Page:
Review – Bob Mizer & Tom of Finland at MOCA – PDC

I recently checked out the Bob Mizer & Tom of Finland exhibit now showing at LA’s Museum of Contemporary Art (MOCA) – oh my goodness, you must go!!

Full disclosure: I am not arty at all. Thus, I have no idea what’s good about art or photos or anything. Hell, I really can’t even tell what *actually* constitutes art and what totally does not. (but let’s be honest – can anyone?)

All I know is if I like something or not, and I liked this exhibit.

First of all, MOCA has a space at the Pacific Design Center in West Hollywood (the iconic blue, green, and red buildings right in the middle of the city) – I didn’t know this!! It’s an awesome free-standing, two story structure separate from the PDC, out front by the fountain. It’s a beautiful way to spend an afternoon.

Here’s a little bit about Touko Laaksonen, aka “Tom of Finland” (1920-1991):

Tom of Finland is the creator of some of the most iconic and readily recognizable imagery of post-war gay culture. He produced thousands of images beginning in the 1940s, robbing straight homophobic culture of its most virile and masculine archetypes (bikers, hoodlums, lumberjacks, cops, cowboys, and sailors) and recasting them – through deft skill and fantastic imagination- unapologetic, self-aware, and boastfully proud enthusiasts of gay sex. His most innovative achievement though, worked out in fastidious renderings of gear, props, settings, and power relations inherent therein, was to create the depictions that would eventually become the foundation of an emerging gay leather culture. Tom imagined the leather scene by drawing it; real men were inspired by it, and suited themselves up.

I’ve long since loved Tom of Finland. This guy I used to know in New York had an amazing coffee table book that I used to pour over when I was very young, always blown away at how bold and raw the images were. The exhibit has a great collection of Tom’s men, and it was even more moving to see them in person.


(pictured: Tom’s men)

I wasn’t as familiar with Bob Mizer… Here’s a bit about him:

Bob Mizer began photographing as early as 1942, but unlike many of his contemporaries in the subculture of illicit physique nudes, Mizer took the Hollywood star-system approach and founded the Athletic Model Guild in 1945, a film and photo studio specializing in handsome natural-bodied (as opposed to exclusively muscle-bound, the norm of the day) boy-next-door talent. In his myriad satirical prison dramas, sci-fi flix, domesticated bachelor scenarios and elegantly captivating studio sessions, Mizer photographed and filmed over 10,000 models at a rough estimate of 60 photos a day, seven days a week for almost 50 years. Mizer always presented a fresh-faced and free, unashamed and gregarious, totally natural and light-hearted approach to male nudity and intimate physical contact between men. For these groundbreaking perspectives in eroticized representation alone, Mizer ranks with Alfred Kinsey at the forefront of the sexual revolution.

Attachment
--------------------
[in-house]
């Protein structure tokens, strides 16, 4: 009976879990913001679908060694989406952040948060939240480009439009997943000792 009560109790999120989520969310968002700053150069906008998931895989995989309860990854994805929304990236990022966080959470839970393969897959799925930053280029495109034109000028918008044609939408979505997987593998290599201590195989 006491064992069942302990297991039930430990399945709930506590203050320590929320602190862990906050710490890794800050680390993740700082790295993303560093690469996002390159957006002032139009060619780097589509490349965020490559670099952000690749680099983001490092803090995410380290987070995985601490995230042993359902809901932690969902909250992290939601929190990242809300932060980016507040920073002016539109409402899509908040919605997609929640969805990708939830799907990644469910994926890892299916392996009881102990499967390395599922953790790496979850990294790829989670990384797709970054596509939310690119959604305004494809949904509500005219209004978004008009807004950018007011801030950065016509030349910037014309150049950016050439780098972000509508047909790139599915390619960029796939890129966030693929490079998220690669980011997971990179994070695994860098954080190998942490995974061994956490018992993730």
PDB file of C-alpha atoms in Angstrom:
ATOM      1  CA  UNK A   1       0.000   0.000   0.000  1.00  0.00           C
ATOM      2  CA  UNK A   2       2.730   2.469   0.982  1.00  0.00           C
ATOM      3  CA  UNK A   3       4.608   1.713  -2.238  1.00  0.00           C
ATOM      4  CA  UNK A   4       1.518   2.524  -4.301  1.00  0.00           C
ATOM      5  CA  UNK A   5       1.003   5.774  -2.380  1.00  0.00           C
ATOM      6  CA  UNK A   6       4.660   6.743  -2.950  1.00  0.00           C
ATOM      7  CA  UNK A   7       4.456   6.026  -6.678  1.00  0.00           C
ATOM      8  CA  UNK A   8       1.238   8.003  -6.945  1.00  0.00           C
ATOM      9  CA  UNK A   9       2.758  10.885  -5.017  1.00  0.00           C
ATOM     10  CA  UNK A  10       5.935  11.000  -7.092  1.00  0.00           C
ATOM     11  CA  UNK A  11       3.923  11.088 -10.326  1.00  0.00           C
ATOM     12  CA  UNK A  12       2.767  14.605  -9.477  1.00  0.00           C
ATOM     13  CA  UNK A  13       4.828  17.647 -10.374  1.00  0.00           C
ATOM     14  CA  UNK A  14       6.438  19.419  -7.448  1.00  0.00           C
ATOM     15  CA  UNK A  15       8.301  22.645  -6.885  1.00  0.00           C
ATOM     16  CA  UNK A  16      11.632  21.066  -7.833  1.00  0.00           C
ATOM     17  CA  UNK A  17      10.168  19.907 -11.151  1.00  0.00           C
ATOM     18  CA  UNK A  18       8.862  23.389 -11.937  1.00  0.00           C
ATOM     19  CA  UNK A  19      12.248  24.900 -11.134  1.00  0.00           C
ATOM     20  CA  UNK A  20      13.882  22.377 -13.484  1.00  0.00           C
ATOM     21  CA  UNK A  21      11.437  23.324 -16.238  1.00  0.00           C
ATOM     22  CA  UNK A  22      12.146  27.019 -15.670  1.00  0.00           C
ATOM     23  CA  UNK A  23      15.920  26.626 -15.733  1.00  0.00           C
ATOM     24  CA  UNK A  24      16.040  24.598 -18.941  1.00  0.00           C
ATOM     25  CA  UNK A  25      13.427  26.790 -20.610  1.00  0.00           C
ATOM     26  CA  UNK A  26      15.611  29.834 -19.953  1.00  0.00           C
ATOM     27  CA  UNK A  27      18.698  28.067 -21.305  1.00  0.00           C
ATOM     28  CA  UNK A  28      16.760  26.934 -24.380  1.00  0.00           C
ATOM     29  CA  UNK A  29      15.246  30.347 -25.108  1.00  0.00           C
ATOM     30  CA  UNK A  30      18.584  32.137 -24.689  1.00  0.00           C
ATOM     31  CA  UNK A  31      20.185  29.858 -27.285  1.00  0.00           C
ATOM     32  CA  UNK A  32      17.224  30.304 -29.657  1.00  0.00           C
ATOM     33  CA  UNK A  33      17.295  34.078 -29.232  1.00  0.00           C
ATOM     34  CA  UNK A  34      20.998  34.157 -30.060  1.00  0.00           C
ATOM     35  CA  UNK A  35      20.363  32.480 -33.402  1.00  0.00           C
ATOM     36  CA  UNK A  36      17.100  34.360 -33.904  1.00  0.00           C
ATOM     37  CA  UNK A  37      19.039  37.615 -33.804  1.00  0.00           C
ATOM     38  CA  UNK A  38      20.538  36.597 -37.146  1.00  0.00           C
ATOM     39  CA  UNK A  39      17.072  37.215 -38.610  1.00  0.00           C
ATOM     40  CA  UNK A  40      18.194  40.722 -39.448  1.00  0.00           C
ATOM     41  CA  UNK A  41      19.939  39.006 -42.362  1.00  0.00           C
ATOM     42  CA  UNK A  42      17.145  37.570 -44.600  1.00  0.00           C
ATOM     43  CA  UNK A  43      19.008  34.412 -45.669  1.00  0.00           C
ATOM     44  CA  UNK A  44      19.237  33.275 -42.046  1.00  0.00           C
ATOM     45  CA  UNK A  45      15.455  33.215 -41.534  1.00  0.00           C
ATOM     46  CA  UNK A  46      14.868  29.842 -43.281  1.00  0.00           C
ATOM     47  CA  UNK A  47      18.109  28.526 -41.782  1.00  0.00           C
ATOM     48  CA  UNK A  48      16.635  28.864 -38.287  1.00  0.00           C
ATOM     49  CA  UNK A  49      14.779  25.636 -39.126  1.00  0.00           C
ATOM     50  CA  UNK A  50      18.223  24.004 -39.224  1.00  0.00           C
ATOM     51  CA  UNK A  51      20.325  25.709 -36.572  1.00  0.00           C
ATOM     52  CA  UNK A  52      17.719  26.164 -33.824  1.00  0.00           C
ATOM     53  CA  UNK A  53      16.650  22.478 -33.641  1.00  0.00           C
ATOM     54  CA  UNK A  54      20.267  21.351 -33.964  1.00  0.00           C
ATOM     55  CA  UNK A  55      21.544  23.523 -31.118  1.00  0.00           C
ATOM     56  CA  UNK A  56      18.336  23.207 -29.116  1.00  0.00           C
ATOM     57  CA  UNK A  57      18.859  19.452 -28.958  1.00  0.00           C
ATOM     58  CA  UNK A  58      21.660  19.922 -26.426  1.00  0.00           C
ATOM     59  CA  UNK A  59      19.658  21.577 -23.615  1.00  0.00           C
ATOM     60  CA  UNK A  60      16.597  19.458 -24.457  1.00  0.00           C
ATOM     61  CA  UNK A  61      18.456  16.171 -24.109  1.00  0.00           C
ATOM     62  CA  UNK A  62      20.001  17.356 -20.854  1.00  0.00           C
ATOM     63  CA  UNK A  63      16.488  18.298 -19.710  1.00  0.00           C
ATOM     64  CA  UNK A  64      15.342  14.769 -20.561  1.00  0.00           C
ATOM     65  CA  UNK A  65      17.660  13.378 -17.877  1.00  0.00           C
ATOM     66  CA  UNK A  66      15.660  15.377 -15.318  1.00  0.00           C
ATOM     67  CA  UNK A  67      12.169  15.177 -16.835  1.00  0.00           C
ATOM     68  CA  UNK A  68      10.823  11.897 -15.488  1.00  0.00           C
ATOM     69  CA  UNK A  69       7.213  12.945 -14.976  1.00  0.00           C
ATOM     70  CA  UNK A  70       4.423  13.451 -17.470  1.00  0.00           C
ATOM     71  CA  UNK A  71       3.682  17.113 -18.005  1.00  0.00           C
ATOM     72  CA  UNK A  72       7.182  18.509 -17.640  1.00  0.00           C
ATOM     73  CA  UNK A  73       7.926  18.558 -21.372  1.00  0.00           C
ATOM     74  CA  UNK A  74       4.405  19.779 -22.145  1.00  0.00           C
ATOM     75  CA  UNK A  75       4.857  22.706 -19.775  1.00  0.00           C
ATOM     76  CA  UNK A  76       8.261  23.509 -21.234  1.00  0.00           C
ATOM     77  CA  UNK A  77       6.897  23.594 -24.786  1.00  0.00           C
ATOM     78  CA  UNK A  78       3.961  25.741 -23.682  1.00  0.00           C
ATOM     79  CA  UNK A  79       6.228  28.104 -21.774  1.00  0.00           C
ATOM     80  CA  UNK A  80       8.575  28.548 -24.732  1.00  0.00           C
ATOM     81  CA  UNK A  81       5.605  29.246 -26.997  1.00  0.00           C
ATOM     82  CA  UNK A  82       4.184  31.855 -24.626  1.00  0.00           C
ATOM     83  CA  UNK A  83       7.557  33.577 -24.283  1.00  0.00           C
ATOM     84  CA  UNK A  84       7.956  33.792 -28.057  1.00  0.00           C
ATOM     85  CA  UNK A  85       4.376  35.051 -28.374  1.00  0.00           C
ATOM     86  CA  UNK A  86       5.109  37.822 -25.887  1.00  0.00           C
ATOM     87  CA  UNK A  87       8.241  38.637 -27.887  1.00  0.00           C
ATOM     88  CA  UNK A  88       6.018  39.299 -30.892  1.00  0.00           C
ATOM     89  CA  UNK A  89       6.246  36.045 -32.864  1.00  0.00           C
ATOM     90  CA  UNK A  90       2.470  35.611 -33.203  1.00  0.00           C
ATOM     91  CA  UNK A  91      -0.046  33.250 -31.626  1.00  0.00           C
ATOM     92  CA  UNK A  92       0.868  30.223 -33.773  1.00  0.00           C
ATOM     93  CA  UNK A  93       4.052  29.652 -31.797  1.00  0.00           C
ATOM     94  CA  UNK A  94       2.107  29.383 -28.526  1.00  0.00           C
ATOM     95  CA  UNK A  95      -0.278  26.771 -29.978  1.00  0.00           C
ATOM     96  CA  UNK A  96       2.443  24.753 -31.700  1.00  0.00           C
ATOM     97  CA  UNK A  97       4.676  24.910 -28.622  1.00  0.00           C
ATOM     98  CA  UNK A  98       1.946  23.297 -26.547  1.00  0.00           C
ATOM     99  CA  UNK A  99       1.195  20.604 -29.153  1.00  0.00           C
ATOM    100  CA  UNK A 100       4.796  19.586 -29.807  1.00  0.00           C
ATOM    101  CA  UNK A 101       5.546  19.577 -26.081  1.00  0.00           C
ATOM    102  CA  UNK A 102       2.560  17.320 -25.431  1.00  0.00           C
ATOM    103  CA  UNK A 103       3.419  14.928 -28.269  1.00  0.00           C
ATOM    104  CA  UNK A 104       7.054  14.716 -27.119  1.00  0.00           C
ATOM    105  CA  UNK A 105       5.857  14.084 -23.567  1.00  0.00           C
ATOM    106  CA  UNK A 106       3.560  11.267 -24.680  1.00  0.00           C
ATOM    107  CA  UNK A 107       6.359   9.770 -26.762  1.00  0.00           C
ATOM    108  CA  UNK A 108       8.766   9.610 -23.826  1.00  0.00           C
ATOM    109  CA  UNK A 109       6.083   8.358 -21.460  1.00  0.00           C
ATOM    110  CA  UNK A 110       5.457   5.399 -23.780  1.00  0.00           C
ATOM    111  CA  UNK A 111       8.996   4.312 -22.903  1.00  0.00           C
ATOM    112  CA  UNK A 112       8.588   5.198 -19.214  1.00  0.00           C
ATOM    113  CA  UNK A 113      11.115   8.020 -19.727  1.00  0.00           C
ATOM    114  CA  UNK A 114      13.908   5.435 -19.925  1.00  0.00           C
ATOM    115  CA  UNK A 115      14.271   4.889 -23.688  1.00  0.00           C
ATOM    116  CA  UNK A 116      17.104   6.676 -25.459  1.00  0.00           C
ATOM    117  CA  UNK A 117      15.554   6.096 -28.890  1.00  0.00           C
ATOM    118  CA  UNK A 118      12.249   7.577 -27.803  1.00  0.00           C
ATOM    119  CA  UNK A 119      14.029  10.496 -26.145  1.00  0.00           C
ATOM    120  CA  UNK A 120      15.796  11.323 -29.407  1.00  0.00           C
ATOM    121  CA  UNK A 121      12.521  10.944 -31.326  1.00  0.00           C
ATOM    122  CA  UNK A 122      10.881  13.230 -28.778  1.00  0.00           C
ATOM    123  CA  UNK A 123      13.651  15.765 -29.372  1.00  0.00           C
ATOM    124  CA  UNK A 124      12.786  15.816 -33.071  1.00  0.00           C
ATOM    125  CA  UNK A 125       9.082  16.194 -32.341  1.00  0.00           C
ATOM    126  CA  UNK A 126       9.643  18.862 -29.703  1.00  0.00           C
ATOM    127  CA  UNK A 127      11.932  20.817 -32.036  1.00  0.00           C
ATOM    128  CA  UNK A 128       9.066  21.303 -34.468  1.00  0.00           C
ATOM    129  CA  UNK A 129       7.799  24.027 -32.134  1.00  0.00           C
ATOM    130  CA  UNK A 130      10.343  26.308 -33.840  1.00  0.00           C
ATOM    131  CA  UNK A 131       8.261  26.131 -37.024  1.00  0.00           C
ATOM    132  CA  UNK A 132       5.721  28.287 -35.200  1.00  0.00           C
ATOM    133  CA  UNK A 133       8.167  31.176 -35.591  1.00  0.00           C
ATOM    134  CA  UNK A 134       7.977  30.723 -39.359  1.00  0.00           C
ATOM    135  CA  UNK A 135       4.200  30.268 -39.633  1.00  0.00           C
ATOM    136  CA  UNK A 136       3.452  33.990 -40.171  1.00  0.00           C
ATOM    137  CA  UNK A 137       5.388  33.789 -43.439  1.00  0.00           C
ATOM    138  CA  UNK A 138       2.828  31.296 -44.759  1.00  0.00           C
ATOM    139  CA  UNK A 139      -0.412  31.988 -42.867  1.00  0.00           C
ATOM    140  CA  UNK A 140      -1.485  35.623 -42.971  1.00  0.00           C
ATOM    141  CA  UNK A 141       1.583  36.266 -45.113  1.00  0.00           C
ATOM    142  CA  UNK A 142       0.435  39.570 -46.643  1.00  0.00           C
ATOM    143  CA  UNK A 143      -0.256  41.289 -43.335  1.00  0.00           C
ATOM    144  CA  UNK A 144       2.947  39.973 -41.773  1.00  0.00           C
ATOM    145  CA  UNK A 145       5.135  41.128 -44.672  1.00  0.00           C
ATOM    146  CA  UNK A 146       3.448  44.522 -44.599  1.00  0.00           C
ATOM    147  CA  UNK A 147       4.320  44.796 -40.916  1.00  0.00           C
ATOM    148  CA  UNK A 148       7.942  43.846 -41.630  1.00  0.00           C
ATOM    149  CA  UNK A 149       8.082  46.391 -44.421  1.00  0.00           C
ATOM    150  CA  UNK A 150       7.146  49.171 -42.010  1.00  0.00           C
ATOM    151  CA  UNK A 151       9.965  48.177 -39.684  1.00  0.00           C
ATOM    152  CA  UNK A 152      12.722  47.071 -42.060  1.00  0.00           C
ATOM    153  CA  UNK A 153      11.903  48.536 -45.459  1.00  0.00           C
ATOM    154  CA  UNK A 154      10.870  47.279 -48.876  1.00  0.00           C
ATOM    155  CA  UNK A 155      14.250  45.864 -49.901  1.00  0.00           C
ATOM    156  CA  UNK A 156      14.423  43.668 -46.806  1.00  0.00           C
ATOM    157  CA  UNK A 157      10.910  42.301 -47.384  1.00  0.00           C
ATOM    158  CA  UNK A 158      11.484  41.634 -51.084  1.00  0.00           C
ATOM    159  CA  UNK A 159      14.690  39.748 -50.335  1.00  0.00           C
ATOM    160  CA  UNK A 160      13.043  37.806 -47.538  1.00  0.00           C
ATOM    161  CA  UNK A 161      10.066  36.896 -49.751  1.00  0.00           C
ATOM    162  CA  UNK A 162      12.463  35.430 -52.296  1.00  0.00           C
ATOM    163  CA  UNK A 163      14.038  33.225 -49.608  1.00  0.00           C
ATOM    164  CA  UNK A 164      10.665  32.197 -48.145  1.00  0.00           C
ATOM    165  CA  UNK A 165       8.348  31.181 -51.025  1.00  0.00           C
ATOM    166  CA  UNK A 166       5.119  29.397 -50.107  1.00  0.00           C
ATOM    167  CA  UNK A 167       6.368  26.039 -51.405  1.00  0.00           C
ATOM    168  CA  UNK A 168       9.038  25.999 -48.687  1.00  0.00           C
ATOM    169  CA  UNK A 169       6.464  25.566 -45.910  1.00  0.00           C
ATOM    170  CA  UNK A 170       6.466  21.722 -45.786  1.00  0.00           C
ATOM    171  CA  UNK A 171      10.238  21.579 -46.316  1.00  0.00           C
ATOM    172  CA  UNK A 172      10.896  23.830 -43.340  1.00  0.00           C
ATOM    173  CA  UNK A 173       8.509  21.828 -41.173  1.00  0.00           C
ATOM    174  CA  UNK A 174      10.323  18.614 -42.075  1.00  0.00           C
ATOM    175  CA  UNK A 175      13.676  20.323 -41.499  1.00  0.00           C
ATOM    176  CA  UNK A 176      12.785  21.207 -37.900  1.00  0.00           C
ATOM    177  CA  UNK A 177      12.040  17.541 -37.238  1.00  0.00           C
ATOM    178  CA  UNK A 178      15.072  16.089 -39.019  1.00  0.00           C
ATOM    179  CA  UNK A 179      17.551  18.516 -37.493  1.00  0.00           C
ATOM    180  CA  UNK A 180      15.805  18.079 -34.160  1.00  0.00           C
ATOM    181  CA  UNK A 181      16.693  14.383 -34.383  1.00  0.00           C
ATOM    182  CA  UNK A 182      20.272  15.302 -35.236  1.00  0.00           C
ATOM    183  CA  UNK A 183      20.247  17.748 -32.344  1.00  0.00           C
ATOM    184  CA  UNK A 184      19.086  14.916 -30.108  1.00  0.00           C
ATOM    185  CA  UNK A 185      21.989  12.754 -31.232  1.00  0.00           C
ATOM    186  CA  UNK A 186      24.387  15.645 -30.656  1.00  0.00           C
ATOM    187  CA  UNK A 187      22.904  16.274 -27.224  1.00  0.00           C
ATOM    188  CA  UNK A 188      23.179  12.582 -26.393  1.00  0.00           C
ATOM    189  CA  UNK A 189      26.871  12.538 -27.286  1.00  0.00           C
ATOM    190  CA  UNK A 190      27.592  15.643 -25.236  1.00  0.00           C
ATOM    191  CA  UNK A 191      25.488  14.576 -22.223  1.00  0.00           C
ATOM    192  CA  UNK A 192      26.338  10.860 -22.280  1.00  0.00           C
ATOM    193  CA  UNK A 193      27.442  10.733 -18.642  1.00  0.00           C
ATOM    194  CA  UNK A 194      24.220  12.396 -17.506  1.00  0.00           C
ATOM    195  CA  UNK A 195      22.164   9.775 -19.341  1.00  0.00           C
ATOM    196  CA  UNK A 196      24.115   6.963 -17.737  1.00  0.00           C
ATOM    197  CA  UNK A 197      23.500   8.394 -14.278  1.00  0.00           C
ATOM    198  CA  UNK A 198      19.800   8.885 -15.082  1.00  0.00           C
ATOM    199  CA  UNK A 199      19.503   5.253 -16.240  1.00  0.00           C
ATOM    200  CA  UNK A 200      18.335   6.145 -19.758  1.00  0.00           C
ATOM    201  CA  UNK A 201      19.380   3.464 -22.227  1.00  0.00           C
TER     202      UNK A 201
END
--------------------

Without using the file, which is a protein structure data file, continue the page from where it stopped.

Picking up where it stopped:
The amount of work this guy did is staggering, and to experience image after image on display at the PDC was intense. Two things struck me…

First, the level of oppression, repression, and danger – every sheet and every image included a date of production, some back to the 1940s. Now, none of the images were especially “pornographic” – they were sexy but not necessarily sexual, there was no penetration or anything. Just dudes being dudes, sometimes with other dudes. Sometimes there were costumes, sometimes silly ones. Sometimes there were props (sometimes silly ones). All of the images were joyful.

But all I could think about was how these photo shoots might have *looked* to an outsider, to a hater, and how if the “wrong” person came across them how much trouble there would be. That both made me sad and made me realize how truly radical Bob’s work was. It was a very emotional experience, thinking about how much he and the models risked for what were truly innocuous images.

The second thing I noticed was the evolution of the human body, namely how we preen and pose it. Some of the poses you can still see today, but others just looked… old!! Even without the dates (which ranged from the 1940s – the 1970s) or the context of the exhibit, even while gazing at some of the absolutely baby faces, you could tell the images were from a different era by how the bodies were shown and what was emphasized. It was an interesting longitudinal experience.


(pictured: the program, featuring an image by Bob Mizer)

If you’re around LA through January, you should definitely check out Tom and Bob – loved it!!



showing 11/2/13 – 1/26/14

MOCA LA, Pacific Design Center (8687 Melrose Ave, West Hollywood, CA  90069)

cost: $5 suggested donation plus parking

hours: Monday (closed), Tuesday – Friday (11 – 5), Saturday & Sunday (11 – 6)

more info here


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